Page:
Strengthening Constitutional Self-Government

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The Civil War Today

The good news in a Pew Poll is that a majority of Americans think the Civil War is still relevant to politics today.  Unfortunately, by a margin of 48-38% Americans think that states rights, not slavery, was the principal cause of the Civil War, whose Sesquicentennial we celebrate over the next four years.  But limited government can't possibly be consistent with slavery.   It's best to argue from the principle of equality of natural rights and then proceed to the institutions that defend liberty--otherwise deviations rule. 

Lincoln made the case for a constitutionalism of natural rights yet again, 146 years ago, in his last public address, April 11, 1865, when he defended his Reconstruction policies.  There are states rights of course; but never at the ultimate cost of natural rights.

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The 48-38% (state’s rights v. slavery as cause of Civil war) doesn’t look so bad to me. Some years ago I sat at an Exchange Club meeting in Jonesboro, Arkansas. A Civil War reenactor in full Confederate uniform said that the cause of the Civil War wasn’t slavery. Every head in the room (mostly gray or bald) nodded in vigorous agreement.

The view that slavery was not the cause of the “recent unpleasantness” is a matter of pride in the South. It is also taught as routine in history classes all over the country. I am impressed that the numbers are more lopsided.

Interestingly, it is also many liberal teachers and professors who take the abolitionist view of the Civil War and fault Lincoln for not freeing the slaves sooner and have unwittingly contributed to the Lost Cause view.

yes, there is a left-right conspiracy to condemn Lincoln and, by implication, America. Obama's use of the Declaration and Lincoln is in this vein.

Actually, SLAVERY is taught as the primary cause of the Civil War in most (liberal) classrooms today. I'm impressed by these numbers. It means that all those "neo-Confederates" out there are actually in the mainstream, and most of their detractors are wrong in branding them as deviant or radical.

The actual causes of the Civil War were many, but at its core it was a group of States who feared that their economies (yes, slave economies) would be ruined by Northern meddling with slavery and tariffs. In addition, the cultural differences had been accentuated in the decades leading up to the war, and most Southerners were tired of being criticized and mocked (at least, that's what many historians say).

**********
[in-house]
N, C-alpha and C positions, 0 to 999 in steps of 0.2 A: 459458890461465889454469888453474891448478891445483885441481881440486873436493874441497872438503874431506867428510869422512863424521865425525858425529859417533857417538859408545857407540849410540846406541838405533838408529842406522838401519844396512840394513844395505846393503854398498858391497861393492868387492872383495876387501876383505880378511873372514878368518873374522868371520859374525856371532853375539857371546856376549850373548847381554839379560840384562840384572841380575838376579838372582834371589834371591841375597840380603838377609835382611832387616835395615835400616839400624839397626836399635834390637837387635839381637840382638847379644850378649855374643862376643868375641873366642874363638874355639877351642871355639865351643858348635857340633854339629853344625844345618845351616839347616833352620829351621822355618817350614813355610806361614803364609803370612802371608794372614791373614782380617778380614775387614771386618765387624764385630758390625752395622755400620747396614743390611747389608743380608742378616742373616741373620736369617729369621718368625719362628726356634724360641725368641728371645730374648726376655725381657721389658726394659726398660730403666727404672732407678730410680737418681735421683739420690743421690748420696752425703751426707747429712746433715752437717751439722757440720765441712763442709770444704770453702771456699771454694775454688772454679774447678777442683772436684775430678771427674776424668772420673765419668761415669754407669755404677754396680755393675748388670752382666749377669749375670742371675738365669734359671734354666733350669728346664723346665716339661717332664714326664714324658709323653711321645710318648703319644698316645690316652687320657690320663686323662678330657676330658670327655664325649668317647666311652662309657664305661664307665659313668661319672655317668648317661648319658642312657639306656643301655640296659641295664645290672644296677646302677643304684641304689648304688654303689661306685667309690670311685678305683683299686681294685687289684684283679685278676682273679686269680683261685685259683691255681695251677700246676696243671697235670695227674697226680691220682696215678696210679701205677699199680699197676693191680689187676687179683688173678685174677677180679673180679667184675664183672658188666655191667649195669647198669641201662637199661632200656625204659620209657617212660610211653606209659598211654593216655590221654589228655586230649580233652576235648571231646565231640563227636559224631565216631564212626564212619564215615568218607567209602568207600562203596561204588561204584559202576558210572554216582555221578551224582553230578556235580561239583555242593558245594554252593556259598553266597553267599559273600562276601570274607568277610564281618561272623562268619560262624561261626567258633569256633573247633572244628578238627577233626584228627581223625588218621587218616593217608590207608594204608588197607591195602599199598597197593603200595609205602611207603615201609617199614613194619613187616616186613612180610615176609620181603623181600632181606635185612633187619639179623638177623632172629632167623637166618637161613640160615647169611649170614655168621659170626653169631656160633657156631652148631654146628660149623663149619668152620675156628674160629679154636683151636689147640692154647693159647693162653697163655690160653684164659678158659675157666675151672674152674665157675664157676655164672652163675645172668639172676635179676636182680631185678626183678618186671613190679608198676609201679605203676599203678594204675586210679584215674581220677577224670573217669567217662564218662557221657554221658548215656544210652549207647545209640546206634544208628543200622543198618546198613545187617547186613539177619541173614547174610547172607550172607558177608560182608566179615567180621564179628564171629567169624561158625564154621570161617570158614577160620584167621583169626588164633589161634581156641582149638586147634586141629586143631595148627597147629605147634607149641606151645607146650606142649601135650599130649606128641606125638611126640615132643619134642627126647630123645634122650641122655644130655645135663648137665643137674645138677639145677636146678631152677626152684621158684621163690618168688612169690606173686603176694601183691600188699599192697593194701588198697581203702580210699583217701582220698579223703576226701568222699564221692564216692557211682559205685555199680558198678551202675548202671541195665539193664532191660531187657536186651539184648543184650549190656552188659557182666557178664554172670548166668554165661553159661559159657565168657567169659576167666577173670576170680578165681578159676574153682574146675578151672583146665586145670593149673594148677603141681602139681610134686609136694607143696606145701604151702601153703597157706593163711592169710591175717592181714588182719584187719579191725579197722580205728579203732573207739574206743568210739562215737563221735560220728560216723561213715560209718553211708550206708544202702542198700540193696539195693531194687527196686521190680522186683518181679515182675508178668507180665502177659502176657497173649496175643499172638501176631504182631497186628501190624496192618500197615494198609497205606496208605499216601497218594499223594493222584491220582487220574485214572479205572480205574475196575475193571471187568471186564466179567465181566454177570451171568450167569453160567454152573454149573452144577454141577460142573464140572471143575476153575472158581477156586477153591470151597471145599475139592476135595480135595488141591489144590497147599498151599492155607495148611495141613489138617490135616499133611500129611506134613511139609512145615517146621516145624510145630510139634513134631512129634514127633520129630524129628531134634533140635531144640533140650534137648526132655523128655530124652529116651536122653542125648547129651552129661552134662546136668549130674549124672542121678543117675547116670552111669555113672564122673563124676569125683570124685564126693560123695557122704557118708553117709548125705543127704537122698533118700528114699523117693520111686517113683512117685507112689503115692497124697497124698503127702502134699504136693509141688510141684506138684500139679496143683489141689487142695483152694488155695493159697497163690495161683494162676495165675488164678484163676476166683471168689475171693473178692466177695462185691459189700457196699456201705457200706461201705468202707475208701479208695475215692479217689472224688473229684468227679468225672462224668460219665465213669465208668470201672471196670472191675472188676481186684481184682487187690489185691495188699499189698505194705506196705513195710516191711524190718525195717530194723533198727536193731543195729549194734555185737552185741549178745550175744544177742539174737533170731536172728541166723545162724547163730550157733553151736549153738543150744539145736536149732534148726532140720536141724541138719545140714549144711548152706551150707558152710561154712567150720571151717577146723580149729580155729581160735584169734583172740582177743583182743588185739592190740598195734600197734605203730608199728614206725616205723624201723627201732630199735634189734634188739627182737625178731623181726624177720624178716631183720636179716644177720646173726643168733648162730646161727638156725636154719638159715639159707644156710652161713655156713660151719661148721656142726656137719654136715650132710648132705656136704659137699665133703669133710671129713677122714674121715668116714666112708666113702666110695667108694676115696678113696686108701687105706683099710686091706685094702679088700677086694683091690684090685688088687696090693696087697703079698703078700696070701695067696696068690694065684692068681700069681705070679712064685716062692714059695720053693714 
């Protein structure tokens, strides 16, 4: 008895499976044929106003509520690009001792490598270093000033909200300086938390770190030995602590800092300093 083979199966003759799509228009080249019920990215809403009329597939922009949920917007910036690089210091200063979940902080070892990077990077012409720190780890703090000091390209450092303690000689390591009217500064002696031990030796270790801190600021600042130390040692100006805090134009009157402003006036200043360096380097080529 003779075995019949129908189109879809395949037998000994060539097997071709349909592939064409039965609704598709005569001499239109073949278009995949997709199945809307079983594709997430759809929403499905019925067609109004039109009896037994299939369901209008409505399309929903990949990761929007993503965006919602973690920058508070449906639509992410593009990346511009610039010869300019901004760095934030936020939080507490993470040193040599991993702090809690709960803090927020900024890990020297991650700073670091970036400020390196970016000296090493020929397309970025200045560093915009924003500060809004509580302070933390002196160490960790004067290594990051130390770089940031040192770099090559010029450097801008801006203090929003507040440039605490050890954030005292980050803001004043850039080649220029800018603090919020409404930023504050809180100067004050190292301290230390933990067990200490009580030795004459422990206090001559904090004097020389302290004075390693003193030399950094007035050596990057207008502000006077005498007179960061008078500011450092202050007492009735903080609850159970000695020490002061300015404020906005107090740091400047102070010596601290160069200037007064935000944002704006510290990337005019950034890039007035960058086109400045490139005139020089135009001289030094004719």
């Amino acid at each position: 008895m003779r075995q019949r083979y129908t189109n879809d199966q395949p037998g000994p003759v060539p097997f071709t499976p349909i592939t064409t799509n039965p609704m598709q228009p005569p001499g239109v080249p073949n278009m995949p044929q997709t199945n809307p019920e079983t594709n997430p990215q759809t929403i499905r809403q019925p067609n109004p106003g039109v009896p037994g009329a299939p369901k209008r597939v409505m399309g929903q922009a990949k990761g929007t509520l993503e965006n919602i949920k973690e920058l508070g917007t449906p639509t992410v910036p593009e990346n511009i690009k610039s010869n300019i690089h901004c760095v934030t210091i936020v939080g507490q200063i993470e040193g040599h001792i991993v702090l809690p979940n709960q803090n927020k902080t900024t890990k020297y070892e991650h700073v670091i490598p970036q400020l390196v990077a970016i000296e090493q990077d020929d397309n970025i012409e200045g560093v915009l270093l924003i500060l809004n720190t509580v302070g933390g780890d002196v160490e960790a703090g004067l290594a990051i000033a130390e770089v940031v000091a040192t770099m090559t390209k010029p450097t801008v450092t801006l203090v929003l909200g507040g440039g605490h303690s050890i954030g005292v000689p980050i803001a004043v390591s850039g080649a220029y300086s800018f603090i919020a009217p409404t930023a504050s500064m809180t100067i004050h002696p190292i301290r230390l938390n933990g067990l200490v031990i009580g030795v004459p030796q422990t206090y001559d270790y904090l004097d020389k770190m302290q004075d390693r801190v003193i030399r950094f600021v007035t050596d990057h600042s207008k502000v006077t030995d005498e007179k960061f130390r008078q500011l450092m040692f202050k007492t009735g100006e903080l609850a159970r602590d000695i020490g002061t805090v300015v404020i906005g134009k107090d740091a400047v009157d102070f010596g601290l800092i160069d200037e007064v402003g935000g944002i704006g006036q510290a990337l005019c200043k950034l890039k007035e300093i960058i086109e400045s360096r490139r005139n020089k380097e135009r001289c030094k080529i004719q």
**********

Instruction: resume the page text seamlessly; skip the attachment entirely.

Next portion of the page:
In my book, they had the LEGAL right to secede from the Union, but as I've said before, success in their independence might not have been a good thing for subsequent history. But we'll never know.

Alexander Stephens' "Cornerstone Speech" aside for now, Southerners were just as harsh on Northerners which is easily seen by the newspapers of the day. While some Northerners might have seen a society that institutionalized slavery as backward, the Southerners saw the Northerners as a race of placid book-keepers and bean-counters who lacked the elan of a Southern man. I love how the Southern apologists always play the victim route when discussing the Civil War.

That's like comparing "honkey" to "n.....", Andrew. Southern mockery of the North was reactionary and defensive -- we always seek to mock those who denigrate us. You didn't see things like the "Uncle Tom's Cabin" craze in the South, nor the constant complains of and vilification by abolitionists, always a very vocal minority in the North's moral community.

Yea, beancounters. That so much more offensive that barefooted, ignorant, slave-owning yahoos who couldn't scratch their own names in the mud with a stick.

That's like comparing "honkey" to "n.....", Andrew. Southern mockery of the North was reactionary and defensive -- we always seek to mock those who denigrate us. You didn't see things like the "Uncle Tom's Cabin" craze in the South, nor the constant complains of and vilification by abolitionists, always a very vocal minority in the North's moral community.

Yea, beancounters. That so much more offensive that barefooted, ignorant, slave-owning yahoos who couldn't scratch their own names in the mud with a stick.

"That so much more offensive that barefooted, ignorant, slave-owning yahoos who couldn't scratch their own names in the mud with a stick."

Almost sounds as bad as what slaveowners were saying about their slaves. Northerners were far from innocent on that count, but you get the point.

Accept for the radical abolitionists, a distinct minority, most white Americans had a poor opinion of black people (including 'Father Abraham'). White attitudes and slurs against black people was not a cause of the war, which is what we were discussing.

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